Konopnicka became a strong influence on Dulębianka, who increasingly became involved in social welfare projects and activism for women's rights.[3] In 1890, the couple left Warsaw and began traveling. They visited Germany, Italy, France, and health resorts in Austria and the Czech regions of Austria-Hungary, rarely returning to Poland.[3][11] They traveled by bicycle and Dulębianka attracted attention for her manner of dressing. She shunned women's attire, instead wearing trousers or a long, straight skirt; cuffed-shirts and ties; a frock coat; and flat-heeled shoes. She also cut her hair short and always wore a monocle or pince-nez glasses.[3][4][12] Konopnicka called Dulębianka Piotrek or Pietrek and wrote to her children of their adventures, always referring to things "we" did, rather than "I" did.[3][4]

Portrait of Maria Konopnicka (1902)

Wherever they were living, Konopnicka made sure that Dulębianka had a studio to enable her to continue painting.[3]. She presented her works at exhibitions and participated in events in Dresden, Kiev, London, Lviv, Munich, Paris and Prague.[6] In 1900, at the international Paris art exhibition, two of her paintings — Na pokucie (On Penance) and Sieroca dola (The Orphan's Fate) — were honored with distinction and a third, Studium dziewczyny (Girls' Studio) was purchased, while still on display, by the National Museum in Kraków.[4][12]


In 1897, Dulębianka joined the Emancipation Center in Lviv and pressed the city to establish a women's high school, enabling girls to access higher education.[1][4] She published articles on women's issues in the feminist journal Ster[4] and worked as an editor for Głos Kobiet and Kuriera Lwowskiego.[3] In 1901, Dulębianka gave a lecture in Zakopane called Dlaczego ruch kobiecy rozwija się tak powoli? (Why is the Women's Movement Developing so Slowly?). The following year, she gave a talk about women's artistic activity and in 1903 published the article O twórczości kobiet (About Women's Creativity) in Głos Kobiet (Women's Voice).[1]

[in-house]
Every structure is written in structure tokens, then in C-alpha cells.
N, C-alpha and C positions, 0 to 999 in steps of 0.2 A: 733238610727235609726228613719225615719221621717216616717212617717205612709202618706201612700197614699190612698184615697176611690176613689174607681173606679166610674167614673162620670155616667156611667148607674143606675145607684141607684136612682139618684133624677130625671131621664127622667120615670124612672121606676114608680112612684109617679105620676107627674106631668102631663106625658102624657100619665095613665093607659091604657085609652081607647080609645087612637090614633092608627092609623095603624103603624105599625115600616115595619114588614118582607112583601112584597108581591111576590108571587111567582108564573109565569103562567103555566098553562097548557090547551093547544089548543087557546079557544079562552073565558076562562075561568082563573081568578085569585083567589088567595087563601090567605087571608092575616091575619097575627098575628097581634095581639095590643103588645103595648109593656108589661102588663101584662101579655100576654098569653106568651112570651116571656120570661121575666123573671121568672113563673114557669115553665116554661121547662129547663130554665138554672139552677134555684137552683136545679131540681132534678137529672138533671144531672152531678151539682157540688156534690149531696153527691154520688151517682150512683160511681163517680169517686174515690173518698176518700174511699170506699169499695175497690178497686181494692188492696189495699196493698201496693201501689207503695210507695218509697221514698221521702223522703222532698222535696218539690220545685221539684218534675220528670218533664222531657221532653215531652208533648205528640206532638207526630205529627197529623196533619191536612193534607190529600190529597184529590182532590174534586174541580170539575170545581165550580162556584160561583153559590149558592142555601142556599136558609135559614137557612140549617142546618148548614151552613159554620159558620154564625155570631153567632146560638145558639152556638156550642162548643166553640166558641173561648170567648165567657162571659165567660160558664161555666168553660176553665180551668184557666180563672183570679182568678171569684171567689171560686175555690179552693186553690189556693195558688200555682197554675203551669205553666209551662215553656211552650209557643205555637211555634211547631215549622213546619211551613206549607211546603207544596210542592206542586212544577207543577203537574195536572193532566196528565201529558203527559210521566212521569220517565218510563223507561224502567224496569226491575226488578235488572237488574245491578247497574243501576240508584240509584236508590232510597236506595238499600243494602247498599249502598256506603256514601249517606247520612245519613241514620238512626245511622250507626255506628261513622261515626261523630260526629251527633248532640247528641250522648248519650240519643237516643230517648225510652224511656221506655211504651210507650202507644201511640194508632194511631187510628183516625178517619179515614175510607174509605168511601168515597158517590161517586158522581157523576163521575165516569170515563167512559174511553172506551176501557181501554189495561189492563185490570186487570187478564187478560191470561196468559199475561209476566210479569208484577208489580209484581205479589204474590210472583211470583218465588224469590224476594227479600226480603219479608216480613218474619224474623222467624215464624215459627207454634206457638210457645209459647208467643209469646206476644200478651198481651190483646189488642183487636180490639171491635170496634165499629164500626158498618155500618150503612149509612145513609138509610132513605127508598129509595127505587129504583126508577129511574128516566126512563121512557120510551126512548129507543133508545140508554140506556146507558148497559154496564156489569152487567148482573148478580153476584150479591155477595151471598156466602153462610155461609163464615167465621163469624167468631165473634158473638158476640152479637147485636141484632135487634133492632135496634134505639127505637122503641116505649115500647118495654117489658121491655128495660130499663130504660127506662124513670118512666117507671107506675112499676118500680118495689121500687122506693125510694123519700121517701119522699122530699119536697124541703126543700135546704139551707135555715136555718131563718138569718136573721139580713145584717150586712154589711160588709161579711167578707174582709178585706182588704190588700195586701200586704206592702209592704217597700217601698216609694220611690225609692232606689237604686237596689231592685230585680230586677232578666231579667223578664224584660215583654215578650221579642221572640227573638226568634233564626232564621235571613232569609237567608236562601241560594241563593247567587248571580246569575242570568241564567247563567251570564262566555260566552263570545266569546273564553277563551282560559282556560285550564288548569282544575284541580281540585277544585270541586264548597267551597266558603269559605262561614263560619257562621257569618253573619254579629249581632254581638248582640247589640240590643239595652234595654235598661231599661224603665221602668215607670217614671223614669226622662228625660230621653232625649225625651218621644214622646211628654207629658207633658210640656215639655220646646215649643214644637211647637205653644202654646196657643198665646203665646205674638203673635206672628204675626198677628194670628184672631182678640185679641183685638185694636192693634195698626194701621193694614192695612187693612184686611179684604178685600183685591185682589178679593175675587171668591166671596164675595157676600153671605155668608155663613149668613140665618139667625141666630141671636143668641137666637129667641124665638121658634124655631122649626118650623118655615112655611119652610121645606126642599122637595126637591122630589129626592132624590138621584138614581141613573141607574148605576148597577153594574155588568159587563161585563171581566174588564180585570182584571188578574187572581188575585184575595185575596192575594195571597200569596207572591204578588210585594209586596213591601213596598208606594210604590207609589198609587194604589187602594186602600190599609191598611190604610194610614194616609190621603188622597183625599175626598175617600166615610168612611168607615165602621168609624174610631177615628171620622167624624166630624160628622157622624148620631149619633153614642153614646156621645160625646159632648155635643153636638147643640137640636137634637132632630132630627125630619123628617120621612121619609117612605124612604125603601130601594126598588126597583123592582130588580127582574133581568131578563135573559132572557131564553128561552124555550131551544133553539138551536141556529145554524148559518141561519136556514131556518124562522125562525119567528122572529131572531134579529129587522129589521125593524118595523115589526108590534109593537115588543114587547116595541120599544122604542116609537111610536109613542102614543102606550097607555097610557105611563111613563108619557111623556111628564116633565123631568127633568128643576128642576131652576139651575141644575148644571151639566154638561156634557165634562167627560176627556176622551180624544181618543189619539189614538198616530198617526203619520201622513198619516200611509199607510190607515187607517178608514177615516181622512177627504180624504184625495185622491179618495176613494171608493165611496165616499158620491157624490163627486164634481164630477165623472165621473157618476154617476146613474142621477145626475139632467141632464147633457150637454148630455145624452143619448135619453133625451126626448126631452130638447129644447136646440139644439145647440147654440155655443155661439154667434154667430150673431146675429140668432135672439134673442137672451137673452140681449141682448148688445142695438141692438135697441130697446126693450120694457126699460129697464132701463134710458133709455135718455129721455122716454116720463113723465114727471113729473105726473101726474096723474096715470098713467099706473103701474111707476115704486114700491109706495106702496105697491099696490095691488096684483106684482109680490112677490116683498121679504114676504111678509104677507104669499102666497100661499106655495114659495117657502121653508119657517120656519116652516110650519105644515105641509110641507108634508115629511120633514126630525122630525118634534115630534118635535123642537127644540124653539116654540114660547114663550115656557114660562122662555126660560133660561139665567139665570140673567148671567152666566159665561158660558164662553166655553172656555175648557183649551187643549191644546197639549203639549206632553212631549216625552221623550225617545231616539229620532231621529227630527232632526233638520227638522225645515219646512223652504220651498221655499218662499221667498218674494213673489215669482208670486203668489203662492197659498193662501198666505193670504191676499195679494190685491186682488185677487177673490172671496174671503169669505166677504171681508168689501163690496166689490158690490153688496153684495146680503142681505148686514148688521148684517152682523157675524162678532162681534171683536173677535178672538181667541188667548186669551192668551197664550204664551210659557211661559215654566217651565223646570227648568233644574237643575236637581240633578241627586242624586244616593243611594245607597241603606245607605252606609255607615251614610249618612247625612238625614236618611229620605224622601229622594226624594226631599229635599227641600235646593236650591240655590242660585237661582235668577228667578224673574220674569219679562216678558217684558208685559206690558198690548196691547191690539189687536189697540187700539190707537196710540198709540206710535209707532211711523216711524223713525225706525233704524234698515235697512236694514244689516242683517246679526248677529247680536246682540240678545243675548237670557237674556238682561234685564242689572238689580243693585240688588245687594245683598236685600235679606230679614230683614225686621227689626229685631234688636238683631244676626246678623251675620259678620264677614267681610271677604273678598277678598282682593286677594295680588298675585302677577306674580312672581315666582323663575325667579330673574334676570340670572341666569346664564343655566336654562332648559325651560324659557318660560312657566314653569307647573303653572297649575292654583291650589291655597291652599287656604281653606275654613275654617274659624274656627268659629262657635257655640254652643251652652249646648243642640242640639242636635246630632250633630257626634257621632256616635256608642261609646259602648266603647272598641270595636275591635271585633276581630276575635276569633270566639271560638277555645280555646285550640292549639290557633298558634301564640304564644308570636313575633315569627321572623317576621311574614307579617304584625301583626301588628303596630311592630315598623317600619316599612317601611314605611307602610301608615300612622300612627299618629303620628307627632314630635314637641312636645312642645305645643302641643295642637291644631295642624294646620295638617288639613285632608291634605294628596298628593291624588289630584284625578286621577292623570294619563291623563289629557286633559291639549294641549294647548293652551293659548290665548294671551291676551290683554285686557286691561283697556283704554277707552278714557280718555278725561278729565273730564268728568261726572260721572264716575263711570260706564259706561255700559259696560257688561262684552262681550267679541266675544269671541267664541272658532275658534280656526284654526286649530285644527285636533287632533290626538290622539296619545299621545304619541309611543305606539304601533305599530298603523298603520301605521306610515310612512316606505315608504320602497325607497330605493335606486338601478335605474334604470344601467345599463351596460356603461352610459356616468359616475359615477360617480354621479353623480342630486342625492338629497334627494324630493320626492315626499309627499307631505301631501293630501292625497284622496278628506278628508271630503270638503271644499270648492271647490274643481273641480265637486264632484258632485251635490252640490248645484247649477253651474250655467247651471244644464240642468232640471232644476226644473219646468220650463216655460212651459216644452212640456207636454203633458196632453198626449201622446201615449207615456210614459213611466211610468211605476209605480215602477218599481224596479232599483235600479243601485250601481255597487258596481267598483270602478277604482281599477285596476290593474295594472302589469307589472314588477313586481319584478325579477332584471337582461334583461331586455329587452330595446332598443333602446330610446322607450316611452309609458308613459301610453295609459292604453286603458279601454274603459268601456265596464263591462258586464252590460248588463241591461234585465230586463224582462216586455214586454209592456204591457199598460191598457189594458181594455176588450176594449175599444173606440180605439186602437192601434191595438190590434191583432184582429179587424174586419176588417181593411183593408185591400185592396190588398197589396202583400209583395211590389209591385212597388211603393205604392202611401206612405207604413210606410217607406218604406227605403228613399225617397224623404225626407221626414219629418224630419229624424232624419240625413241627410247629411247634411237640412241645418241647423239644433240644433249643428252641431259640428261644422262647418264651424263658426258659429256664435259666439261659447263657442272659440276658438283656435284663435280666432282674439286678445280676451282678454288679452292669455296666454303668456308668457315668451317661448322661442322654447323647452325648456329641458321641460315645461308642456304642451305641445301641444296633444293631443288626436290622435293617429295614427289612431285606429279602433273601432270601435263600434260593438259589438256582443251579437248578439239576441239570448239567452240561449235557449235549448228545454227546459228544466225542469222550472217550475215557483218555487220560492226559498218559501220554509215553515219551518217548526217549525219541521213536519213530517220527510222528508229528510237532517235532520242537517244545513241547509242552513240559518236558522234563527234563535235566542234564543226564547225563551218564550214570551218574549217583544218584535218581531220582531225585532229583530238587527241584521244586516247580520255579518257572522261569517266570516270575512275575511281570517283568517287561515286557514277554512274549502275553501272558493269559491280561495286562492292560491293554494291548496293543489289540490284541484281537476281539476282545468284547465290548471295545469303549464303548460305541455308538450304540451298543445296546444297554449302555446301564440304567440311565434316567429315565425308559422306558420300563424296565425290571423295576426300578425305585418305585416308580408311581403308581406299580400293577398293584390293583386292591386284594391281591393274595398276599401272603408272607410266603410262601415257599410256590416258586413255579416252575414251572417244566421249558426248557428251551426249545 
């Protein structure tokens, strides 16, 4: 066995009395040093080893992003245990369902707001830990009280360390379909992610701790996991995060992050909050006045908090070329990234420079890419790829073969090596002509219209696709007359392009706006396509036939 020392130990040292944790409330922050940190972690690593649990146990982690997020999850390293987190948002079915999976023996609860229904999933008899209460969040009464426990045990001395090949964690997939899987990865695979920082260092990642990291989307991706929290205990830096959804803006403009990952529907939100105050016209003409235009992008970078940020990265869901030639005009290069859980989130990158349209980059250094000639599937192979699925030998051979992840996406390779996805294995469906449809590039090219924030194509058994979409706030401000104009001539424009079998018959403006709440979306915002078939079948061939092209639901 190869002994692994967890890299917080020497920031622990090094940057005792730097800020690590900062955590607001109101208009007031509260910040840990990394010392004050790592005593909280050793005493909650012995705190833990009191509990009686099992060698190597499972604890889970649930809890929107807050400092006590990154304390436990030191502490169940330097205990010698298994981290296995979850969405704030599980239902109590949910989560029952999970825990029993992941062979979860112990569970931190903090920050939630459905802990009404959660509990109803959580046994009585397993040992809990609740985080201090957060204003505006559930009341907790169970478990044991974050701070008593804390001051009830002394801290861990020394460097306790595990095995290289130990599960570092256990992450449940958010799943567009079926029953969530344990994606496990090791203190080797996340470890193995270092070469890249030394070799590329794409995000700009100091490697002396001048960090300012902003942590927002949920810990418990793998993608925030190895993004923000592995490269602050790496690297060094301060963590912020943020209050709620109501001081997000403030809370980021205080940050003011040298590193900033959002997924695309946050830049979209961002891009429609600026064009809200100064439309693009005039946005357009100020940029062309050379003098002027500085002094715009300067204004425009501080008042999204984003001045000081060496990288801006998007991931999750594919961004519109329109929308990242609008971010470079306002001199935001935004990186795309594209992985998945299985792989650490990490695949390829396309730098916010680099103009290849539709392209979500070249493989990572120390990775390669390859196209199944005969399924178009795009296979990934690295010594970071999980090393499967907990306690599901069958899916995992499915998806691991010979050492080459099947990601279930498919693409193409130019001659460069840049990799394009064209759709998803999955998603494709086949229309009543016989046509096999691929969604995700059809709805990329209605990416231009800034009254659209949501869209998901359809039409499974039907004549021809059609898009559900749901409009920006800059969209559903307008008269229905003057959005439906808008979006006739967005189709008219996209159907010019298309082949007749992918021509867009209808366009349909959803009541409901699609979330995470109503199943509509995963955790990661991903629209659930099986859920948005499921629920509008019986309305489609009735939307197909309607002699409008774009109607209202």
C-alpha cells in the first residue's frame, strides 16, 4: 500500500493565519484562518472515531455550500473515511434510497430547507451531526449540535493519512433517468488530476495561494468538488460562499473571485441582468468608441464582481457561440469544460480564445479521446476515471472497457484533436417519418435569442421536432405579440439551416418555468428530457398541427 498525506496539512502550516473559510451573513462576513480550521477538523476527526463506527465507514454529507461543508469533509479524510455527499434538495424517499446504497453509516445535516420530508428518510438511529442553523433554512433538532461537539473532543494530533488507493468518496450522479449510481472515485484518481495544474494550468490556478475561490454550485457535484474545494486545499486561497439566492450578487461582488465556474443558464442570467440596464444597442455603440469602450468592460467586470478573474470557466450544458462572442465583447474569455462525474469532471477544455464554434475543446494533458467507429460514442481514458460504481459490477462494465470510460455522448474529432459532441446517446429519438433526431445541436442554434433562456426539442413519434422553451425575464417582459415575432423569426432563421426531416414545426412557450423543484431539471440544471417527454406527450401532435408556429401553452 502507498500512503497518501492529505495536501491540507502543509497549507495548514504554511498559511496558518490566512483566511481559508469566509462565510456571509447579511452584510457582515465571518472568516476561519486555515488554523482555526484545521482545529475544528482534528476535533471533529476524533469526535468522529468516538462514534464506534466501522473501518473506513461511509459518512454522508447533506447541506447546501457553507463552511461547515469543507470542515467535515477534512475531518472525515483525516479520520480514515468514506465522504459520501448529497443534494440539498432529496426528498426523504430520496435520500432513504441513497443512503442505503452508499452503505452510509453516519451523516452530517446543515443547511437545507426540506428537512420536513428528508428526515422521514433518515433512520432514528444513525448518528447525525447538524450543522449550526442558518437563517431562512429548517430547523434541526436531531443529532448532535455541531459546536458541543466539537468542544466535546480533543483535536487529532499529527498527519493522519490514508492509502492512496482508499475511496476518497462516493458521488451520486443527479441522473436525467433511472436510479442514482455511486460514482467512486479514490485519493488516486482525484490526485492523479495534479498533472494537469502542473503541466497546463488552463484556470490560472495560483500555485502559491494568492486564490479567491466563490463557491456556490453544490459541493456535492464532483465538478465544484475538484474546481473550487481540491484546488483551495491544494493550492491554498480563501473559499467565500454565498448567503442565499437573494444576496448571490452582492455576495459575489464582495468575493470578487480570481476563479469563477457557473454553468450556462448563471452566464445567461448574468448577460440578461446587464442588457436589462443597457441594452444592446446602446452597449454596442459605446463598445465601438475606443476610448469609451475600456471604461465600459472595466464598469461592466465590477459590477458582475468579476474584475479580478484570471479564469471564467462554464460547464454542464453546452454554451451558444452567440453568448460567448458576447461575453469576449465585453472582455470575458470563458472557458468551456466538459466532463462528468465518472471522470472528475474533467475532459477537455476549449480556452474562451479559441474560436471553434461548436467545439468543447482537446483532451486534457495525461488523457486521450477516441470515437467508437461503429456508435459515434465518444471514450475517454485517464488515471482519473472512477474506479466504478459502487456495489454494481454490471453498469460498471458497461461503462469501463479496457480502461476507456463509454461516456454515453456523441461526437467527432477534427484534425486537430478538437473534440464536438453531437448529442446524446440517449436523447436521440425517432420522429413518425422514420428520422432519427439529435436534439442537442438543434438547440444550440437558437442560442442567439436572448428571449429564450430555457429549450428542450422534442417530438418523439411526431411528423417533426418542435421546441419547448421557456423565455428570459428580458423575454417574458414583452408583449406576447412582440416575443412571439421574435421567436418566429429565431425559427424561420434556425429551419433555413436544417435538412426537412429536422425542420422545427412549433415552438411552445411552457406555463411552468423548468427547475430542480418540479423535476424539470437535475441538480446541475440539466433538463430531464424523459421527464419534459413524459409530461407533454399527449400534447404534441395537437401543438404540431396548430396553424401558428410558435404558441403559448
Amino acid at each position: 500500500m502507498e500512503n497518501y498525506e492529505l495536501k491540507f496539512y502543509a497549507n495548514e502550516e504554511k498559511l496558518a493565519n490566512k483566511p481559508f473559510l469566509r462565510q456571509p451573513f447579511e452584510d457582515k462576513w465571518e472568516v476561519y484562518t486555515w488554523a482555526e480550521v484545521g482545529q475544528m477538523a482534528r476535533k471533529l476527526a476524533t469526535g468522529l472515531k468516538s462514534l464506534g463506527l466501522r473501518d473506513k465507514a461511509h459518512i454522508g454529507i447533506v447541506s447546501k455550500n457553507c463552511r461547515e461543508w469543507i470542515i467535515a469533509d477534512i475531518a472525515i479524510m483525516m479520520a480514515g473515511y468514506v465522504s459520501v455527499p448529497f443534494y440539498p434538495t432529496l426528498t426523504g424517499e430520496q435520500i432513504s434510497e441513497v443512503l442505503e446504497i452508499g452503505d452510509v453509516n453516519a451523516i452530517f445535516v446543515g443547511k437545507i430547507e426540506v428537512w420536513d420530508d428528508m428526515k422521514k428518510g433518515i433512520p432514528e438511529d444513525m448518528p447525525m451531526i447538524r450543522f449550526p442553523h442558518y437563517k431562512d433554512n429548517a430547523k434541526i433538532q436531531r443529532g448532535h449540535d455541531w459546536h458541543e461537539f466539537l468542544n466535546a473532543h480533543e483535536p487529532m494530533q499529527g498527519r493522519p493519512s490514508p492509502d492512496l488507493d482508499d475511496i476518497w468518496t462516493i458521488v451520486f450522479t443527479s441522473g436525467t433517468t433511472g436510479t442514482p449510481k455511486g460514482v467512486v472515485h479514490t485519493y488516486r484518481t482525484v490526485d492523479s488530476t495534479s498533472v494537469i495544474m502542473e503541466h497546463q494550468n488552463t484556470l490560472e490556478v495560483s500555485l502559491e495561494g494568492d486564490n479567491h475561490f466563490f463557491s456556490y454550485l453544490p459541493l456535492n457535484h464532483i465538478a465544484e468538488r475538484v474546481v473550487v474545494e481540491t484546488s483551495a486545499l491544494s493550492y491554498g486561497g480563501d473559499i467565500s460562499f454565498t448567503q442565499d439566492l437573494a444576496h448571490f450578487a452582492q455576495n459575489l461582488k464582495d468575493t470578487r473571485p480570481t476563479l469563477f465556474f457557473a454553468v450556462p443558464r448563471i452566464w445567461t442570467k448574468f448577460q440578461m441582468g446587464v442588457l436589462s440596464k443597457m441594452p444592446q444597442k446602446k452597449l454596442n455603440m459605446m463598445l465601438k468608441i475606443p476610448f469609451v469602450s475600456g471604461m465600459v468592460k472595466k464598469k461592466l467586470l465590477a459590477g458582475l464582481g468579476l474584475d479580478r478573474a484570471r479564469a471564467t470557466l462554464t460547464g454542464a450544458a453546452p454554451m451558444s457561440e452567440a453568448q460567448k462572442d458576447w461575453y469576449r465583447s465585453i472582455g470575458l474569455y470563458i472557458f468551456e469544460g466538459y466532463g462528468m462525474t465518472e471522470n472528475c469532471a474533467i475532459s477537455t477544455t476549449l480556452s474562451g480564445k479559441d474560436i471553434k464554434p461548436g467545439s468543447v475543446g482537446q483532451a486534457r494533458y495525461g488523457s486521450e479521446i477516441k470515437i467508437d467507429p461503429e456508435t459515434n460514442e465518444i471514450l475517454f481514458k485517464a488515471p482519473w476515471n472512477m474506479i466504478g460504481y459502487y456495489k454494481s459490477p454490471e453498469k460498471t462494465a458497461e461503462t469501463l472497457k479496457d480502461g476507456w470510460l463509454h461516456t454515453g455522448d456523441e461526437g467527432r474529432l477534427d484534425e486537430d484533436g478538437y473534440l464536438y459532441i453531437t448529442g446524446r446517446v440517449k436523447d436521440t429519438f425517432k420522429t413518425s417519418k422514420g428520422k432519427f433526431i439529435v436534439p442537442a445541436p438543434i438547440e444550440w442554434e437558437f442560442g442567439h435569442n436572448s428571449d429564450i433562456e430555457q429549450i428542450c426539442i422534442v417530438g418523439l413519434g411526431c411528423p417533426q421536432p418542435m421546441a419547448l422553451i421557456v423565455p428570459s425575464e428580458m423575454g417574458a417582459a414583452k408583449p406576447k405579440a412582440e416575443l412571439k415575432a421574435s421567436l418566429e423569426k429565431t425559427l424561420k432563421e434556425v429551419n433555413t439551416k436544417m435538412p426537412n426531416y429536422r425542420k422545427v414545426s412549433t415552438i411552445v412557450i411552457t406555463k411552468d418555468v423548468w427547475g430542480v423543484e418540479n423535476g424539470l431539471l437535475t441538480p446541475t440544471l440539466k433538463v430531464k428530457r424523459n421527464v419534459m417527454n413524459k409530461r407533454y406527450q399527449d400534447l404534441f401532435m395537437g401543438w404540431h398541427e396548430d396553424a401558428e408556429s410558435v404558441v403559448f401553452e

In 1902, Konopnicka's 25-year career as a writer was celebrated and as the highest honor that could be bestowed at the time, she was given a home as a national gift in Żarnowiec. From 1903, she and Dulębianka spent their springs and summers at the manor house, but continued to travel the rest of the year.[11][13] Dulębianka began campaigning for women to gain the right to vote in Galicia in 1907.[2] She emphasized the absence of political rights for women at the Warsaw Philharmonic,[12] explaining that women had only the power of attorney, but no real active or passive rights.[14] The following year, she campaigned as a candidate of the Agrarian Party for the Galician Sejm.[2][14] Supported by the People's Election Committee and the Progressive Women's Education Club, she launched her campaign with a pre-election speech on the ideal of equality.[1][4][12] Her booklet, Polityczne stanowisko kobiety (Woman's Political Stance), criticized political parties for ignoring women and pandering to the whims of public opinion, whipping up support with class and nationalist agendas.[15] Though she received 511 votes from male voters, her name was struck from the voting list because women were not eligible to serve in Parliament and her supporters' votes were nullified.[1][3][14]

In 1909, Dulębianka spoke on behalf of the Stronnictwa Jutra (Party of Tomorrow), outlining a platform which demanded social equality, Polish independence, and the cooperation of Poles and Ukrainians.[3][12] When Konopnicka's health began to fail in 1910, the couple moved permanently to Lviv, where they could gain treatment for her at the Kisielki Sanatorium.[1][12] Konopnicka, Dulębianka's companion for two decades, died on 8 October 1910 and Dulębianka organized a funeral which was attended by thousands of mourners.[3][12] In 1911, she founded the Women's Electoral Committee to press for women's inclusion in the Lviv City Council[15] and spoke out about the annexation of Chełmszczyzna by the Russian Empire.[12]